I don’t believe you can find a single communal meal in the Hebrew Scriptures that is eaten in sadness. When God’s people eat together, two things are true, without exception: 1) they eat in the presence of God and 2) they eat with great joy.
Sacrificial meals and covenant meals were a regular part of daily life for God’s people. At the ratification of the Mosaic covenant, to inaugurate the priesthood, at the conclusion of vows, at the renewal of commitments, at the inauguration of kings, when the Ark of the Covenant was brought back to Jerusalem, to celebrate the end of plagues, to give thanks to God, at the dedication of the temple. The list could go on for pages.
Eat and rejoice in the presence of the Lord your God (Deut. 12:4-7), eat in the presence of the Lord…rejoice before the Lord (Deut. 17-18), eat the offerings in the presence of the Lord (Deut. 14:23), eat in the presence of the Lord your God and rejoice (Deut. 14:26), eat in the presence of the Lord (Deut. 15:20).
At the table, God’s people were “joyful and glad in heart for the good things the Lord had done” (2 Chron. 7:10). They celebrated “with joy…because the Lord had filled them with joy” (Ezra 6:22). Nehemiah told them “Do not mourn or weep…enjoy choice food and sweet drinks…celebrate with great joy” (Neh. 8:10-12).
Sacrifices cleansed the people. The blood spilled on the altar was sprinkled on the stones, on the ground, on the people themselves, to clean them, to sanctify them, to take away their sins. Sacrifices were intended to make a place or a people holy so God could dwell there. God’s eternal covenant with his people is that he will live with them and they will be his people and he will be their God. Sacrifice made that dwelling possible. Without sacrifice, there could be no righteous relationship with God. Following the sacrifice, intimacy with God is not only possible, it’s realized and experienced.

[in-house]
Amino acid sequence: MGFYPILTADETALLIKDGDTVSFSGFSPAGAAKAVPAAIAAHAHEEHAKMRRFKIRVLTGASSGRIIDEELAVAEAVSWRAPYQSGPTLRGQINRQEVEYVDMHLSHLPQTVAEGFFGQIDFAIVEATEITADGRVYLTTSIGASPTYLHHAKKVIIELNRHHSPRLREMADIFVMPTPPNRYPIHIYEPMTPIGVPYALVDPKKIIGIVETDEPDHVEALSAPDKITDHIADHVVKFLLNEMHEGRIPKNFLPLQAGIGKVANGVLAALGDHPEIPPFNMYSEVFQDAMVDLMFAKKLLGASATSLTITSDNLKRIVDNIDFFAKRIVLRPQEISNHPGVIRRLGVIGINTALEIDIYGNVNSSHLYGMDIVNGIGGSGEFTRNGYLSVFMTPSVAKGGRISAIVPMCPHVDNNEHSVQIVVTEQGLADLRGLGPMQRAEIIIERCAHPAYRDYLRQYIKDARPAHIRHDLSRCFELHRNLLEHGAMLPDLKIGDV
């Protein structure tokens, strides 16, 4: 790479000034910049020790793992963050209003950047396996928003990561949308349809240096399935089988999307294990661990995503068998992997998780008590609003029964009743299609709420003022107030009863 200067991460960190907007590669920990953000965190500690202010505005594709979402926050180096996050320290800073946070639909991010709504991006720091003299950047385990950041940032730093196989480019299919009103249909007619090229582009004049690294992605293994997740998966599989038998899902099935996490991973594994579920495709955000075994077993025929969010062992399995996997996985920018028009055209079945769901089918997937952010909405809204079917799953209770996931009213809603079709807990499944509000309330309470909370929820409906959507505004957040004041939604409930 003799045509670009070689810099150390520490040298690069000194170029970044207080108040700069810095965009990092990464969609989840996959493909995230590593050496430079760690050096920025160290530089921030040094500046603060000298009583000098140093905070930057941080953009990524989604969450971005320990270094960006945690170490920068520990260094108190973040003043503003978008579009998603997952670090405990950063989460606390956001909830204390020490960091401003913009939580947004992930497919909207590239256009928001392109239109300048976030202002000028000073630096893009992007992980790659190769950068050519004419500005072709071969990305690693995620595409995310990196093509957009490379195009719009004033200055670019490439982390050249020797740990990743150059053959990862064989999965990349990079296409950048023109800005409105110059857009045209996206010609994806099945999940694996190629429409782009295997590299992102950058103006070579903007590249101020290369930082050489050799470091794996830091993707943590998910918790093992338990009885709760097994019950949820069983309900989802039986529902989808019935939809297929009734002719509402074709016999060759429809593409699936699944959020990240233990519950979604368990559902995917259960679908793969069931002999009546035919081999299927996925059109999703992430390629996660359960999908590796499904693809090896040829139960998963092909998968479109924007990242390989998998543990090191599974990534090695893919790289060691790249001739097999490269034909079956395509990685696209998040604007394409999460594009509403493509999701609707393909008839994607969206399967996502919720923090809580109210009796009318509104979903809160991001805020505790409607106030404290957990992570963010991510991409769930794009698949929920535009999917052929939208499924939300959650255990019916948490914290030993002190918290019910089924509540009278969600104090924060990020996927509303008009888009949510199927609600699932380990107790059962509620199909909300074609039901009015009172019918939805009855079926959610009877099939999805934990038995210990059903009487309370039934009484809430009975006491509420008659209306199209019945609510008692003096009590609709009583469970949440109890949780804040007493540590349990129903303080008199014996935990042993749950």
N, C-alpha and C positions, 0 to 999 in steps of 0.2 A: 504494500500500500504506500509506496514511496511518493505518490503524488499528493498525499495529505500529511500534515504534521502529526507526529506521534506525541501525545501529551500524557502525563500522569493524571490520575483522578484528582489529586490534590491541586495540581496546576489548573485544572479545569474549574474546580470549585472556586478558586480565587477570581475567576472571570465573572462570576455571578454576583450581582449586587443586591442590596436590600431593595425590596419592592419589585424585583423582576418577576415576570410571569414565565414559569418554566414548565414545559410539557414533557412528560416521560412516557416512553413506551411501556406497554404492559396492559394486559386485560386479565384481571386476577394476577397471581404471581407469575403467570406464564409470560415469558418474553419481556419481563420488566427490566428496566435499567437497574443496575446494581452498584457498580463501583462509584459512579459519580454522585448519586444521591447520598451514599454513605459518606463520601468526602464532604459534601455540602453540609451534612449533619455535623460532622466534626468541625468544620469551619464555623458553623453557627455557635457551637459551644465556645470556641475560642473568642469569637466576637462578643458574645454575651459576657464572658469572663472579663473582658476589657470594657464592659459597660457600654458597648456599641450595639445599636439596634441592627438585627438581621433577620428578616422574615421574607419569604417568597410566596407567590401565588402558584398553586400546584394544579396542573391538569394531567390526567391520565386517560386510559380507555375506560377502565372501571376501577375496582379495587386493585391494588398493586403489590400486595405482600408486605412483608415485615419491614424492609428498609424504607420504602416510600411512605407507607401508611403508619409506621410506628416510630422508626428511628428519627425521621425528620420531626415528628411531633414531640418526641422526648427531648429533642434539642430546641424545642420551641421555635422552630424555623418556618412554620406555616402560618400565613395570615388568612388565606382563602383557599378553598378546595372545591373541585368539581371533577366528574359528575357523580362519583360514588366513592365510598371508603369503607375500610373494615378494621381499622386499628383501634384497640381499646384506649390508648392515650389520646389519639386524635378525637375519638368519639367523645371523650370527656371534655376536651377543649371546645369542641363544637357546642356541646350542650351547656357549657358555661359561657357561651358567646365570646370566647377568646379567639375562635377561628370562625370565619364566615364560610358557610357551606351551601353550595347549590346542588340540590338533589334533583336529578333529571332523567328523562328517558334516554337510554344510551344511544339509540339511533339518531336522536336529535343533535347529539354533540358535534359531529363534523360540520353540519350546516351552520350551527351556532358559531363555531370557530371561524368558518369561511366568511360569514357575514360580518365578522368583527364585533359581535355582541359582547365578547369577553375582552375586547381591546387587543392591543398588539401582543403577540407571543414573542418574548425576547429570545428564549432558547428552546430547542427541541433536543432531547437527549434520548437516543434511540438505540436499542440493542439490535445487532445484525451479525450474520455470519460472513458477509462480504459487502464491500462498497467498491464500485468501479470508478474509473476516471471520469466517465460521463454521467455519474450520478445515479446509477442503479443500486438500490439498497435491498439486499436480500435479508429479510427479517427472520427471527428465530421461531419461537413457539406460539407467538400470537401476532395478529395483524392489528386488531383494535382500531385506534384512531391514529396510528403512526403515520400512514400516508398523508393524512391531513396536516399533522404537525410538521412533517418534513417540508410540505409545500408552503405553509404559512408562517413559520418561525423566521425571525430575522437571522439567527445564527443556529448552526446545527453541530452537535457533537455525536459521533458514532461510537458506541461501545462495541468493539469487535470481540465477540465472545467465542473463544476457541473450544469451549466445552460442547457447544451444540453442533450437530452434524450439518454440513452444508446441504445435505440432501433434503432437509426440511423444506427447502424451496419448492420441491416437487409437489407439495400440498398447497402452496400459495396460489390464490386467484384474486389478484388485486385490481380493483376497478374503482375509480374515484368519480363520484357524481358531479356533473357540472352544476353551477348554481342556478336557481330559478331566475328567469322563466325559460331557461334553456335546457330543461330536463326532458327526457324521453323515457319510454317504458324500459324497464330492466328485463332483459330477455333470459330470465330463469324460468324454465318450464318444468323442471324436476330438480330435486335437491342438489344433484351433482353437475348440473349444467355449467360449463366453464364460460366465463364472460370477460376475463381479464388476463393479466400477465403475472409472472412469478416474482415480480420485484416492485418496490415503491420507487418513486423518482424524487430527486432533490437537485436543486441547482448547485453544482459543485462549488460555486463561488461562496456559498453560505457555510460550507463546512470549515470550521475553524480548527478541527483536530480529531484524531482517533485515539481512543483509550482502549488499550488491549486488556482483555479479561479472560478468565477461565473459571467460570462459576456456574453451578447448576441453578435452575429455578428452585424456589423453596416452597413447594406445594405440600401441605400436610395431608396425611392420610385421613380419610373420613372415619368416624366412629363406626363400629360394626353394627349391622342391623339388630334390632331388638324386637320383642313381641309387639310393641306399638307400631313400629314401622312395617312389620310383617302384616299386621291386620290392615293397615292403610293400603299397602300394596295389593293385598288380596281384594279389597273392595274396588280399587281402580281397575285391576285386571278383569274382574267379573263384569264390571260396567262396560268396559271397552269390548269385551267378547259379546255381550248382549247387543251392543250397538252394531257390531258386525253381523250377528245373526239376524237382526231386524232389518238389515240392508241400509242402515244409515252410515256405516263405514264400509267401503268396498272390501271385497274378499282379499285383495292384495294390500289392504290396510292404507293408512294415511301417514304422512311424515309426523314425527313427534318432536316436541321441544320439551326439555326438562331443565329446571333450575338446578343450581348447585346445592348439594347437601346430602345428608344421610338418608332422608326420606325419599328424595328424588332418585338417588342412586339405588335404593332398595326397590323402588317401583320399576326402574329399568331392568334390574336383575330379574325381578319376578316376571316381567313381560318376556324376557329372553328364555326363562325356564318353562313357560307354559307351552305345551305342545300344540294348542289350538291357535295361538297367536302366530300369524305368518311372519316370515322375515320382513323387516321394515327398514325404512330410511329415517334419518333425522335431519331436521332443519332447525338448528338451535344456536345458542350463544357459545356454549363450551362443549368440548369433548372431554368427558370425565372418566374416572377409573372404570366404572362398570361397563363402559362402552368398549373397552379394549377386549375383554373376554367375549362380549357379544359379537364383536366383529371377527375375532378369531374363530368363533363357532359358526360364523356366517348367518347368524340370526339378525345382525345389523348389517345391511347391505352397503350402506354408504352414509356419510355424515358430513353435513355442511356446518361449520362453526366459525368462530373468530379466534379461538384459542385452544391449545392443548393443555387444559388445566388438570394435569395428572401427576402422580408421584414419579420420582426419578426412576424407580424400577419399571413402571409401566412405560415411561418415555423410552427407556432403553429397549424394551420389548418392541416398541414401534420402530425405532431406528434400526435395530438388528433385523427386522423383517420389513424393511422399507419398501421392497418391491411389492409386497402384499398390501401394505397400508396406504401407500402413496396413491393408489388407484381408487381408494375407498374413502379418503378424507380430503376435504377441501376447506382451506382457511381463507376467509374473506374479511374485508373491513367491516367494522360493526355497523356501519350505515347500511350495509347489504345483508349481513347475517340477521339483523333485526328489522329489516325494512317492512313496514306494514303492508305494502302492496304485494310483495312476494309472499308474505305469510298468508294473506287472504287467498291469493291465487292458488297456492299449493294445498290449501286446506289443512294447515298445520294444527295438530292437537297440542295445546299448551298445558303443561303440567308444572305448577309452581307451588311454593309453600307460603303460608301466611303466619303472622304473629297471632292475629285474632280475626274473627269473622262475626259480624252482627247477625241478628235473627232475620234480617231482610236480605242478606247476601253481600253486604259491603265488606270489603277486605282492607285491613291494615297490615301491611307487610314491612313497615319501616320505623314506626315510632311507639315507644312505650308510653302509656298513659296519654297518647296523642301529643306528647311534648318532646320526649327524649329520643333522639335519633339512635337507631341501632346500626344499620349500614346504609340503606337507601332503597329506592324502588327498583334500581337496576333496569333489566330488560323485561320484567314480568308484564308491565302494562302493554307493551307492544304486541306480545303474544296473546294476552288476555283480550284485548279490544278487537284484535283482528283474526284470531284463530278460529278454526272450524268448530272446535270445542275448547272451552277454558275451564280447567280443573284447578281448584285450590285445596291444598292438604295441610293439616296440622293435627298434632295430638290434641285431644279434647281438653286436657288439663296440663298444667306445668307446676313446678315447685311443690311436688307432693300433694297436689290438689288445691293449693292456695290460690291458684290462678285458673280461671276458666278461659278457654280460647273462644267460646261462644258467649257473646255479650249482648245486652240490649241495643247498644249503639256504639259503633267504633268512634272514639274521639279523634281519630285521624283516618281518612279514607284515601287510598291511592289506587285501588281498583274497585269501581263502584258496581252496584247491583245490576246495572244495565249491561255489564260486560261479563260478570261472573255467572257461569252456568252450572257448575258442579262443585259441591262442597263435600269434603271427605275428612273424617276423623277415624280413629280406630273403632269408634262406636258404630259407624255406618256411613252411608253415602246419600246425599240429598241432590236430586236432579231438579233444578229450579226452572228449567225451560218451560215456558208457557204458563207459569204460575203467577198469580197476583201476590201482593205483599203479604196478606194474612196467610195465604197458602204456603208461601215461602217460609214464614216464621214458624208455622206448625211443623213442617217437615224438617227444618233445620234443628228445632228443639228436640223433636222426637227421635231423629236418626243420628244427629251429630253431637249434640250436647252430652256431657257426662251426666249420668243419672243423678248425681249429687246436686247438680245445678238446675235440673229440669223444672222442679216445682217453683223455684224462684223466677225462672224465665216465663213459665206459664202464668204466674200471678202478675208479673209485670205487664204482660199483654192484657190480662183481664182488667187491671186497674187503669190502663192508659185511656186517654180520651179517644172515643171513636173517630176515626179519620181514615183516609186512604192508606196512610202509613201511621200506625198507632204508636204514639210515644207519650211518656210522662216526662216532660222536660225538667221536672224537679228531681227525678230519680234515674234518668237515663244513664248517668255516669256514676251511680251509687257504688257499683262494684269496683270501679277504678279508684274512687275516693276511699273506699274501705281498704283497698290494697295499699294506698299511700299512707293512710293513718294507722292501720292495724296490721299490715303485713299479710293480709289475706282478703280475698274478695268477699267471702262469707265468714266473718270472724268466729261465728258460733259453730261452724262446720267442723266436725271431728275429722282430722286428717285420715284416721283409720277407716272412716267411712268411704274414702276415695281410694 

And it’s always celebrated at the meal. At the table.
Peace. Fellowship. Communion. Koinonia with God and with one another because of the sacrifice. Now, that’s something worth celebrating with great joy. Right?
Why do our Lord’s Supper observances on Sunday mornings tend to be quiet, solemn ceremonies marked by individual introspection and feelings of sadness and guilt? Why aren’t our communal meals with our God and one another characterized by interactive expressions of uncontained celebration and overflowing joy?
Have you tried singing upbeat, uptempo songs of praise and thanksgiving as you gather around the table? Instead of burying your nose in your Bible, have you ever tried sharing that special passage with the person seated next to you? A neighborly “clink” of your cups with the people on your pew and a shared “Thank you, Lord!” can express that much-needed communal joy in a simple, yet powerful, way. Try something. Try anything. I just urge you to stop “doing” the Lord’s Supper by yourself in that room full of Christian brothers and sisters and stop being so sad about it.
The Lord’s meal is shared on Sunday, not Friday! He’s not on the cross anymore, praise God! The tomb is empty, hallelujah! The Lord Jesus Christ has paid for your sins and mine! We stand today — right now and forever more! — in a righteous relationship with the Almighty Creator of Heaven and Earth! He has removed our sins. He doesn’t remember them or hold them against us! It’s as if we’ve been perfect from day one! Because of what Christ already did at the cross and what the Holy Spirit already did at the garden tomb, we belong to God! It is finished! We are his people and he is our God!
Seriously. How in the world are we able to eat the bread and drink the cup without breaking out into huge grins?
I’ve updated the “Around the Table” page with tonight’s lesson outline and handouts. As you’ve already gathered, the focus tonight is on the presence of God and the joy of his people at the meal. Click on the green “Around the Table” tab in the upper right hand corner of this page to access these class materials and to find the assignment for next week’s session.